The notion of technology taking over all print mediums has been thrown out the door in several bookshops in the central city of Grand Rapids. In fact, the only thing collecting dust next to the rare, used, and sometime new books on the shelves of local dealers is that concept alone.
There are a handful of specialty shops that share some commonality; all are locally owned, all have a tremendous amount of knowledge confined in a relatively small place, and all welcome book mavericks. None of these bookshops plan to go anywhere soon. In fact, several owners say they’re just getting started.
James Bleeker recently took ownership of Argos Bookshop after working at the popular dealer for 20 years. The store, which is located at 1405 Robinson Road SE, has operated in Eastown for 30 years.
With 60,000 books and 90,000 comic on the shelves, Argos is one of the largest used bookstores in the city. The majority of the books in the shop are rare and used, with some expensive collectible items. But Argos also offers thousands of inexpensive books that cost an average of $3.50. Popular authors such as Kurt Vonnegut, Ernest Hemingway, John Steinbeck, and J.R.R. Tolkien sell best, according to Bleeker.
Creaky old wood floors make the place feel like a cozy old attic. And stacks upon stacks of book-, magazine-, and comic book-filled boxes in the center of the store keep customers busy for hours. So far, Bleeker said, business is good.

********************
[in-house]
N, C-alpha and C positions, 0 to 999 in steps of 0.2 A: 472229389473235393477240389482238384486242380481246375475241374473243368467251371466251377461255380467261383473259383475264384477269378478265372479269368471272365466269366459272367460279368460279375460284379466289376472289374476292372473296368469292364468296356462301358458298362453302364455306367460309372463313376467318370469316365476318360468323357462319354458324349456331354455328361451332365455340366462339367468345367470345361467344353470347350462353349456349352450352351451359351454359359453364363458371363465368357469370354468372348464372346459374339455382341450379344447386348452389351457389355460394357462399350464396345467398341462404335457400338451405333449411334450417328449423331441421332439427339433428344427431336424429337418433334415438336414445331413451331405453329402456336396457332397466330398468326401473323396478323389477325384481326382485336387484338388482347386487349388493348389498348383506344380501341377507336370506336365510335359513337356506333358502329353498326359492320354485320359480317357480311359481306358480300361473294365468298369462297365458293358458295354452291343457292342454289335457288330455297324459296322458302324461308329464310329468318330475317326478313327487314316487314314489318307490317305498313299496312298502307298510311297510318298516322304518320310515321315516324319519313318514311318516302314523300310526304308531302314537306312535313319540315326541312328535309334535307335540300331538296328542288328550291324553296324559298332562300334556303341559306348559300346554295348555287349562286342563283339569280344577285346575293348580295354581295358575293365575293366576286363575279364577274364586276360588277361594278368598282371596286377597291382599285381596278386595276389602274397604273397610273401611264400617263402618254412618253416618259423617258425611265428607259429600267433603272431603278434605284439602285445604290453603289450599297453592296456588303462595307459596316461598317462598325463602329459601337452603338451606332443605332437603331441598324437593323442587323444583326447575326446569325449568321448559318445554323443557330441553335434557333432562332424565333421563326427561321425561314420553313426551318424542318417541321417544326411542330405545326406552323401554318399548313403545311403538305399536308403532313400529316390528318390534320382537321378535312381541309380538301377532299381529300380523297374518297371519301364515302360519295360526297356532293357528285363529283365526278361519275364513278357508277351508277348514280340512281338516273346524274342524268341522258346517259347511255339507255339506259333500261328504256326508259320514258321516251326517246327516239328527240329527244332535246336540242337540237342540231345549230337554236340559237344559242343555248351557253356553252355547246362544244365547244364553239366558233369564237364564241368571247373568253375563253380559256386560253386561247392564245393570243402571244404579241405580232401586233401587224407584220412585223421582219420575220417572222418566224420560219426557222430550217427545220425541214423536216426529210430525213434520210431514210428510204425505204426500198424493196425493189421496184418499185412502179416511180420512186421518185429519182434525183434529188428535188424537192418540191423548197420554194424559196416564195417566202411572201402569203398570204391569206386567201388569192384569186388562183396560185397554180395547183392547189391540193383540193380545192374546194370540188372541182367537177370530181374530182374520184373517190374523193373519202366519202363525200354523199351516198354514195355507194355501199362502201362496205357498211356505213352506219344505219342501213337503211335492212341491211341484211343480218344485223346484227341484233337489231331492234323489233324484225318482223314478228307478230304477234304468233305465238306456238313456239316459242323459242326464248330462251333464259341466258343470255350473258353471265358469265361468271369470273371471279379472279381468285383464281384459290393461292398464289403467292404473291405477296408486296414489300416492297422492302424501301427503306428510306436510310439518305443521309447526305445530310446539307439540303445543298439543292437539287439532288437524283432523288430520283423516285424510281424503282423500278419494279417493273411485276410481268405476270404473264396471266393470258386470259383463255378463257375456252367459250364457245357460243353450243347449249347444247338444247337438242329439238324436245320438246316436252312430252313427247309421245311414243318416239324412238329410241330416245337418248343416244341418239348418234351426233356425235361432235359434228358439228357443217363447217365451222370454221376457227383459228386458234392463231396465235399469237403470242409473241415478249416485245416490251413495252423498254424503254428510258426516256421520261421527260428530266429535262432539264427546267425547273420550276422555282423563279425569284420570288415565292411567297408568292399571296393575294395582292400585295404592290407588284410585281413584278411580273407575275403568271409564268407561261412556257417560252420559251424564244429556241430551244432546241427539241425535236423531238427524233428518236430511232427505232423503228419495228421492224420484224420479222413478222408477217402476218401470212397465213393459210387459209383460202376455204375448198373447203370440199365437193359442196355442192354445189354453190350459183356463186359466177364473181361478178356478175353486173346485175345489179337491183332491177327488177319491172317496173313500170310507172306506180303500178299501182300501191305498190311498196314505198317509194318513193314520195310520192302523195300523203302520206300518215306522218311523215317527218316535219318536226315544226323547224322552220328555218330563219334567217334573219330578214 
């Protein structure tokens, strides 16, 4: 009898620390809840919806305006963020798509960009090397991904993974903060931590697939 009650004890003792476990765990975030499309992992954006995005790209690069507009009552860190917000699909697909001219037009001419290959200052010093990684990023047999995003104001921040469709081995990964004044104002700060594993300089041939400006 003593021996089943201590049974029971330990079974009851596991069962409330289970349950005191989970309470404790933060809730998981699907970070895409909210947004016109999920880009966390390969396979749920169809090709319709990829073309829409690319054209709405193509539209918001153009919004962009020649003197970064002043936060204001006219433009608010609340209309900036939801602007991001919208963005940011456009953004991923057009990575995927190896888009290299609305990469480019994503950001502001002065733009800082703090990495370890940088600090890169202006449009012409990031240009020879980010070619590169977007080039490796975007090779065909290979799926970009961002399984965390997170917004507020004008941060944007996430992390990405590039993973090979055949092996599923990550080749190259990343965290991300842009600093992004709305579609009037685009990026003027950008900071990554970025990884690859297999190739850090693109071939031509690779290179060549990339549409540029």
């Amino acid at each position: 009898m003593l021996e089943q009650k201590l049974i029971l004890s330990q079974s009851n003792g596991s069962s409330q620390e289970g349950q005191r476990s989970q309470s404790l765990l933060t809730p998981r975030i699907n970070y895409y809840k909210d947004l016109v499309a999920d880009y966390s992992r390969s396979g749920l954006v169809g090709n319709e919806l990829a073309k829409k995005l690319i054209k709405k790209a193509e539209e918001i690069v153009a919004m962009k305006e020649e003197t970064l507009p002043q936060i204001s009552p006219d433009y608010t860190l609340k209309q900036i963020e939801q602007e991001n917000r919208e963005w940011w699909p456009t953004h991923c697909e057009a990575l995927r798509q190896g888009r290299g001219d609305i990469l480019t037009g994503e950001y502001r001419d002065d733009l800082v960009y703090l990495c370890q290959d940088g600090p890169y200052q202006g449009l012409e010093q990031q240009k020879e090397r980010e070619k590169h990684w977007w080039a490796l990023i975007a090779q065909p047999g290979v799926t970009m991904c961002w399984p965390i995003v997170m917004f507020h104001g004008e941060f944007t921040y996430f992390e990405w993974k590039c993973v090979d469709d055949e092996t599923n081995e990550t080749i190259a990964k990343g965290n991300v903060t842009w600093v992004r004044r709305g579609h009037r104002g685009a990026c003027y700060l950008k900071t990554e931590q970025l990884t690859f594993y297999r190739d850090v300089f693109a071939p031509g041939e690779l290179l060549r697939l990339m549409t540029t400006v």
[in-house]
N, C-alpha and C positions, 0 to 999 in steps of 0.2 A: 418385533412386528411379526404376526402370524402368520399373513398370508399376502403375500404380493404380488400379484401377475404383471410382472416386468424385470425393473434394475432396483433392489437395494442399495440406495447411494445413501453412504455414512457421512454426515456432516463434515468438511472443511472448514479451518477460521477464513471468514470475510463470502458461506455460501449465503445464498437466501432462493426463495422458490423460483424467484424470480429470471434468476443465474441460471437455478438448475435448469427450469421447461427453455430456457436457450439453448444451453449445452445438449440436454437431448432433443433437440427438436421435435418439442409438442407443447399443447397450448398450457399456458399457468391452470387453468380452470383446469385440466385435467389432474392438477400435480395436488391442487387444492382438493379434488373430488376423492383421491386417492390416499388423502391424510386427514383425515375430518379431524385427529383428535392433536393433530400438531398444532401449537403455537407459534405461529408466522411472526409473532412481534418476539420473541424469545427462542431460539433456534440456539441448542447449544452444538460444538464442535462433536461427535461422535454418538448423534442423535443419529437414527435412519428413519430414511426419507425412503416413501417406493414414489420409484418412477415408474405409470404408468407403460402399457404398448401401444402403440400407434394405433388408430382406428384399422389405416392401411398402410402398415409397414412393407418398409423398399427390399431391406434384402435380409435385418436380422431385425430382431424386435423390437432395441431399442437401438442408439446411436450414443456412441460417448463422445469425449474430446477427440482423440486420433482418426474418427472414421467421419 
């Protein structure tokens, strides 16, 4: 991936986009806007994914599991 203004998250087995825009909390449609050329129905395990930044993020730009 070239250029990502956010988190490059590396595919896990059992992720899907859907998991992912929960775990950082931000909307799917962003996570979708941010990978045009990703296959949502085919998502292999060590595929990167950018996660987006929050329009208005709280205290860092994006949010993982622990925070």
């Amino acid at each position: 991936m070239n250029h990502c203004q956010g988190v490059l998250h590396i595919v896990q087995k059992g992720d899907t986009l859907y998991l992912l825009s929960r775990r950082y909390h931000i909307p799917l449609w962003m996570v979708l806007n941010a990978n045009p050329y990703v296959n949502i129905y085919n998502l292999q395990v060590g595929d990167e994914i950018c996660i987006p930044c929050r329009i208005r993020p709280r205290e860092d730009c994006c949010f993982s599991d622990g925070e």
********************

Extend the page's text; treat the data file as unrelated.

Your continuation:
“Right now, my goal is to keep the store open and be profitable,” he said.
Argos is open Monday through Saturday, 10:00 a.m. to 6:00 p.m. and Sunday, noon to 3:00 p.m.
Redux Books is located at 1349 Lake Drive SE, just two doors down from Argos. Clarence Hogeterp has owned the store for five years and said his two-floor shop houses some 30,000 books. Redux is an antiquarian bookshop, which means they specialize in old and rare books, an area of expertise for Hogeterp.
“I’ve collected books all my life,” he said. “My wife finally said it was me or the books. So they had to go.”
Redux offers a wide selection of children books, signed first editions, unsigned first editions and leather-bound. Categories include biography, children, fiction, history, literature, military, Netherlands, recent arrivals, religion, and more. Prices range anywhere from $3 to thousands of dollars. They also carry paperbacks.
“We have a very eclectic bunch of books,” said Hogeterp, who retired from a career in financial planning and now dedicates more than 50 hours a week in the shop. “We have a smattering of everything, but we are more heavily invested in antiquarian books.”
Redux is open Monday through Friday, 10:00 a.m. to 5:30 p.m. and Saturdays, 9:00 a.m. to 4:00 p.m.
Book Corral, located at 2460 Plainfield Avenue NE in the Creston-Cheshire neighborhood, offers more than 50,000 books. The store has operated in the city for approximately 25 years, 16 of those under current ownership.